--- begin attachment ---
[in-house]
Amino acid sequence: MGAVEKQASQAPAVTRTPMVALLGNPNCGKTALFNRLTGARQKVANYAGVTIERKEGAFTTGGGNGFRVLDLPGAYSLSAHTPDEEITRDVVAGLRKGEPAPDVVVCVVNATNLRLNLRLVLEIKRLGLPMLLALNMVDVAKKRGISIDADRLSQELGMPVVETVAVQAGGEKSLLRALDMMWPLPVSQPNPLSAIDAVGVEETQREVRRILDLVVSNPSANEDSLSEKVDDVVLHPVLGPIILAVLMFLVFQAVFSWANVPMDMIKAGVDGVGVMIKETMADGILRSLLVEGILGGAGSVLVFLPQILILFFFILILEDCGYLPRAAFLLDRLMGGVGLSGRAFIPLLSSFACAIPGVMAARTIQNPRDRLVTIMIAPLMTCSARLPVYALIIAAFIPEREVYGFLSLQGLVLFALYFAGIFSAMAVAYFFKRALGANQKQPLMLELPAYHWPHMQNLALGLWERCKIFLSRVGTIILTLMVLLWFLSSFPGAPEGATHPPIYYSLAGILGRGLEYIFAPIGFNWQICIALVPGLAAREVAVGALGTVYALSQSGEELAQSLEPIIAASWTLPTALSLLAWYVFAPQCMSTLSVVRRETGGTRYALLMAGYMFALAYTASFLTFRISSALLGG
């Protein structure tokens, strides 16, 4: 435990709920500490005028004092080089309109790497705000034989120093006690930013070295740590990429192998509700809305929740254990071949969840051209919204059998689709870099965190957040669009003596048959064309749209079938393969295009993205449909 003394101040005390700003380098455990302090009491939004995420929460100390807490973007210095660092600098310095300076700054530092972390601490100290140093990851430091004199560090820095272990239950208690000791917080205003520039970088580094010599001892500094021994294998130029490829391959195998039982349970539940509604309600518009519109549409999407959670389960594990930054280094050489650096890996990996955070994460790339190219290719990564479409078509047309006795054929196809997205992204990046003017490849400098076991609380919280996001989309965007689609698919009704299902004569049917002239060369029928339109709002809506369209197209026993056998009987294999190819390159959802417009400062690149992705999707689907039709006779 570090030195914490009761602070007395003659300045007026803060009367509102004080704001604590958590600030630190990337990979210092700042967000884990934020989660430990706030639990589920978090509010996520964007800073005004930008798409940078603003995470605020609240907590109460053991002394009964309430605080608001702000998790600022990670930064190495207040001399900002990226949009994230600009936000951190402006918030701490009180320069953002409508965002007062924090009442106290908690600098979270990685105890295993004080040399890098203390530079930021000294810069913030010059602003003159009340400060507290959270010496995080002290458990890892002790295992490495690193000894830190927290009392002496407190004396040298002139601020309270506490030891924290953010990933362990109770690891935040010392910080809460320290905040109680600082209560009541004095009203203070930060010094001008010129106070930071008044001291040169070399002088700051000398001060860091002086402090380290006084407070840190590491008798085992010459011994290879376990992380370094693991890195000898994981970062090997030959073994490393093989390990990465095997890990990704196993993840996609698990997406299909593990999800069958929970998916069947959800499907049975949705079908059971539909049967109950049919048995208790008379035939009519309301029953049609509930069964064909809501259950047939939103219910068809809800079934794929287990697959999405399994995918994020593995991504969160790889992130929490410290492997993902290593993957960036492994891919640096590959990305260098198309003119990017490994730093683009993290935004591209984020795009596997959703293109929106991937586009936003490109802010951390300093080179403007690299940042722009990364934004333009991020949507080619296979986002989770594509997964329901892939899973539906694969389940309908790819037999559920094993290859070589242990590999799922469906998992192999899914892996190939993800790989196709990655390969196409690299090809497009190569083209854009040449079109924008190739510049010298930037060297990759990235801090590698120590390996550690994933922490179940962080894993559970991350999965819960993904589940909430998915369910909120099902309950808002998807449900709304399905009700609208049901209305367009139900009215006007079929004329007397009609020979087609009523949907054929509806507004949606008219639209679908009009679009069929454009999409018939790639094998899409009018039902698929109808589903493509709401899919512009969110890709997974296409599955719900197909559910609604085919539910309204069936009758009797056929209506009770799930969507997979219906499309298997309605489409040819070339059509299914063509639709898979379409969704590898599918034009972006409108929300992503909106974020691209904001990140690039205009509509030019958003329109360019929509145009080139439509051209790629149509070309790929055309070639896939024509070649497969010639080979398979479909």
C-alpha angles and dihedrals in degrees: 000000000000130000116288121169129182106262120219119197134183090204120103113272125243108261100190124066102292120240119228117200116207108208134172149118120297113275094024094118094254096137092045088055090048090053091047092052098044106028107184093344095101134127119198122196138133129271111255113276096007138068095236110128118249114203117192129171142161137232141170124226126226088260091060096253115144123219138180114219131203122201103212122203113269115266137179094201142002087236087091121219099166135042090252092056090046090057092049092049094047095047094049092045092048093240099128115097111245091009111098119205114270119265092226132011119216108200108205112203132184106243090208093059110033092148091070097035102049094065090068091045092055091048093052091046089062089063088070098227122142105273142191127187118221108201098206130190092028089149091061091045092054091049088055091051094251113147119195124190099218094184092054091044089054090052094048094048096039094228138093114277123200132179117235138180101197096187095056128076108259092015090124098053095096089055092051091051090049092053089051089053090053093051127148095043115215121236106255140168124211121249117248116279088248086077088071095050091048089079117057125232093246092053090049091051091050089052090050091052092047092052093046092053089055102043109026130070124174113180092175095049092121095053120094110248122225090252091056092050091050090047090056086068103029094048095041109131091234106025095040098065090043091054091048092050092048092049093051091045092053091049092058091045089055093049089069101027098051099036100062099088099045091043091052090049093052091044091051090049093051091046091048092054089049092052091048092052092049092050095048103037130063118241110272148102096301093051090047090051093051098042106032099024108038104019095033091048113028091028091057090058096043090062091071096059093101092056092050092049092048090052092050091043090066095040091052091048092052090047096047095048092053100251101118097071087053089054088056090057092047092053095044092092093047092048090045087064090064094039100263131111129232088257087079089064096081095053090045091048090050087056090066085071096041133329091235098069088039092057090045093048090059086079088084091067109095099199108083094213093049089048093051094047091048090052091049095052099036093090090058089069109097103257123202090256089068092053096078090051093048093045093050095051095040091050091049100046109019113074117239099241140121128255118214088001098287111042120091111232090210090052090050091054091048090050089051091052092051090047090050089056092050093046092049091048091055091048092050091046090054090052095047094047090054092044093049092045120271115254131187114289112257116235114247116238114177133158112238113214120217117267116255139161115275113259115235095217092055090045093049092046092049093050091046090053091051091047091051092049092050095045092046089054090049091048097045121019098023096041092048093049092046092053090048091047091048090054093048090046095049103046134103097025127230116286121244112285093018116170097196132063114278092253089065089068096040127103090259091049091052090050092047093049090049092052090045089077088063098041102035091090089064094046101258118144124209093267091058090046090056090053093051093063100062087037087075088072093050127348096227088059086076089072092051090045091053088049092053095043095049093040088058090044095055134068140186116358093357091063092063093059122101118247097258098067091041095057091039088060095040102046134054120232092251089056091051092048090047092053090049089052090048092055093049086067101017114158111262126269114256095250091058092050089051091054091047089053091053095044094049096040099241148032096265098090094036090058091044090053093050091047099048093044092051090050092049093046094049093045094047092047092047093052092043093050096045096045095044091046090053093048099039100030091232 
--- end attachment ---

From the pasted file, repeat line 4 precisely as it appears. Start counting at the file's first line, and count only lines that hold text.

C-alpha angles and dihedrals in degrees: 000000000000130000116288121169129182106262120219119197134183090204120103113272125243108261100190124066102292120240119228117200116207108208134172149118120297113275094024094118094254096137092045088055090048090053091047092052098044106028107184093344095101134127119198122196138133129271111255113276096007138068095236110128118249114203117192129171142161137232141170124226126226088260091060096253115144123219138180114219131203122201103212122203113269115266137179094201142002087236087091121219099166135042090252092056090046090057092049092049094047095047094049092045092048093240099128115097111245091009111098119205114270119265092226132011119216108200108205112203132184106243090208093059110033092148091070097035102049094065090068091045092055091048093052091046089062089063088070098227122142105273142191127187118221108201098206130190092028089149091061091045092054091049088055091051094251113147119195124190099218094184092054091044089054090052094048094048096039094228138093114277123200132179117235138180101197096187095056128076108259092015090124098053095096089055092051091051090049092053089051089053090053093051127148095043115215121236106255140168124211121249117248116279088248086077088071095050091048089079117057125232093246092053090049091051091050089052090050091052092047092052093046092053089055102043109026130070124174113180092175095049092121095053120094110248122225090252091056092050091050090047090056086068103029094048095041109131091234106025095040098065090043091054091048092050092048092049093051091045092053091049092058091045089055093049089069101027098051099036100062099088099045091043091052090049093052091044091051090049093051091046091048092054089049092052091048092052092049092050095048103037130063118241110272148102096301093051090047090051093051098042106032099024108038104019095033091048113028091028091057090058096043090062091071096059093101092056092050092049092048090052092050091043090066095040091052091048092052090047096047095048092053100251101118097071087053089054088056090057092047092053095044092092093047092048090045087064090064094039100263131111129232088257087079089064096081095053090045091048090050087056090066085071096041133329091235098069088039092057090045093048090059086079088084091067109095099199108083094213093049089048093051094047091048090052091049095052099036093090090058089069109097103257123202090256089068092053096078090051093048093045093050095051095040091050091049100046109019113074117239099241140121128255118214088001098287111042120091111232090210090052090050091054091048090050089051091052092051090047090050089056092050093046092049091048091055091048092050091046090054090052095047094047090054092044093049092045120271115254131187114289112257116235114247116238114177133158112238113214120217117267116255139161115275113259115235095217092055090045093049092046092049093050091046090053091051091047091051092049092050095045092046089054090049091048097045121019098023096041092048093049092046092053090048091047091048090054093048090046095049103046134103097025127230116286121244112285093018116170097196132063114278092253089065089068096040127103090259091049091052090050092047093049090049092052090045089077088063098041102035091090089064094046101258118144124209093267091058090046090056090053093051093063100062087037087075088072093050127348096227088059086076089072092051090045091053088049092053095043095049093040088058090044095055134068140186116358093357091063092063093059122101118247097258098067091041095057091039088060095040102046134054120232092251089056091051092048090047092053090049089052090048092055093049086067101017114158111262126269114256095250091058092050089051091054091047089053091053095044094049096040099241148032096265098090094036090058091044090053093050091047099048093044092051090050092049093046094049093045094047092047092047093052092043093050096045096045095044091046090053093048099039100030091232 